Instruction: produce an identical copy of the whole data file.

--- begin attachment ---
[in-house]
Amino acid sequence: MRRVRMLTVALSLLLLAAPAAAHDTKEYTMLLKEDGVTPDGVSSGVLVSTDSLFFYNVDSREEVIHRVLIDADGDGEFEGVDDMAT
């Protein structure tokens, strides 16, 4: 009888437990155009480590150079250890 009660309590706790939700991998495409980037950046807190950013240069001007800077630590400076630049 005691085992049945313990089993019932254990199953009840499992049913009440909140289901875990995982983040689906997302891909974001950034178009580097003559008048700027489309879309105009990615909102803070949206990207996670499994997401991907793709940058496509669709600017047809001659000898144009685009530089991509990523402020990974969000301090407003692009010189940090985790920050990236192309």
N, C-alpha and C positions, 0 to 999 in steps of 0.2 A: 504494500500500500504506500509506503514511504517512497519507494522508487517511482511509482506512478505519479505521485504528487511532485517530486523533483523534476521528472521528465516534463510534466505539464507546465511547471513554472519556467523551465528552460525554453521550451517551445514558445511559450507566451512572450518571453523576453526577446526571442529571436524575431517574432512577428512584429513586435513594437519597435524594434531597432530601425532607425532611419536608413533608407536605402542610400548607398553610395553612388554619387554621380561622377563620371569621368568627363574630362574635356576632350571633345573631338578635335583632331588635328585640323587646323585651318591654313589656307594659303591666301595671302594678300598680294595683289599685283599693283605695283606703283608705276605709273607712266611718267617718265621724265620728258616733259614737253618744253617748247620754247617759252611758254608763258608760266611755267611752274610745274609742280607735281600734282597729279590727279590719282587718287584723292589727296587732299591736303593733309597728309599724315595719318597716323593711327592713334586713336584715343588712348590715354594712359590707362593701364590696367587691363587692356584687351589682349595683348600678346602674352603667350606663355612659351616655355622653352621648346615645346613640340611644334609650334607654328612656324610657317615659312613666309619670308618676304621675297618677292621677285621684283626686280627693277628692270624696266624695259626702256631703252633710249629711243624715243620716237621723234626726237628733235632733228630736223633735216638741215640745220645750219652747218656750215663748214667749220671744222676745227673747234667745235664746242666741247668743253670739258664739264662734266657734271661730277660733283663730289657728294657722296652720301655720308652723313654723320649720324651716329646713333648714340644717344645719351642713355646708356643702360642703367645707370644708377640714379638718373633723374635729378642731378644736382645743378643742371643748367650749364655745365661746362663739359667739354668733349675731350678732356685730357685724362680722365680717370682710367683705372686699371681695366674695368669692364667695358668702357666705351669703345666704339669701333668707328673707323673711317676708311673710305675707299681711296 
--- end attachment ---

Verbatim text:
[in-house]
Amino acid sequence: MRRVRMLTVALSLLLLAAPAAAHDTKEYTMLLKEDGVTPDGVSSGVLVSTDSLFFYNVDSREEVIHRVLIDADGDGEFEGVDDMAT
């Protein structure tokens, strides 16, 4: 009888437990155009480590150079250890 009660309590706790939700991998495409980037950046807190950013240069001007800077630590400076630049 005691085992049945313990089993019932254990199953009840499992049913009440909140289901875990995982983040689906997302891909974001950034178009580097003559008048700027489309879309105009990615909102803070949206990207996670499994997401991907793709940058496509669709600017047809001659000898144009685009530089991509990523402020990974969000301090407003692009010189940090985790920050990236192309």
N, C-alpha and C positions, 0 to 999 in steps of 0.2 A: 504494500500500500504506500509506503514511504517512497519507494522508487517511482511509482506512478505519479505521485504528487511532485517530486523533483523534476521528472521528465516534463510534466505539464507546465511547471513554472519556467523551465528552460525554453521550451517551445514558445511559450507566451512572450518571453523576453526577446526571442529571436524575431517574432512577428512584429513586435513594437519597435524594434531597432530601425532607425532611419536608413533608407536605402542610400548607398553610395553612388554619387554621380561622377563620371569621368568627363574630362574635356576632350571633345573631338578635335583632331588635328585640323587646323585651318591654313589656307594659303591666301595671302594678300598680294595683289599685283599693283605695283606703283608705276605709273607712266611718267617718265621724265620728258616733259614737253618744253617748247620754247617759252611758254608763258608760266611755267611752274610745274609742280607735281600734282597729279590727279590719282587718287584723292589727296587732299591736303593733309597728309599724315595719318597716323593711327592713334586713336584715343588712348590715354594712359590707362593701364590696367587691363587692356584687351589682349595683348600678346602674352603667350606663355612659351616655355622653352621648346615645346613640340611644334609650334607654328612656324610657317615659312613666309619670308618676304621675297618677292621677285621684283626686280627693277628692270624696266624695259626702256631703252633710249629711243624715243620716237621723234626726237628733235632733228630736223633735216638741215640745220645750219652747218656750215663748214667749220671744222676745227673747234667745235664746242666741247668743253670739258664739264662734266657734271661730277660733283663730289657728294657722296652720301655720308652723313654723320649720324651716329646713333648714340644717344645719351642713355646708356643702360642703367645707370644708377640714379638718373633723374635729378642731378644736382645743378643742371643748367650749364655745365661746362663739359667739354668733349675731350678732356685730357685724362680722365680717370682710367683705372686699371681695366674695368669692364667695358668702357666705351669703345666704339669701333668707328673707323673711317676708311673710305675707299681711296 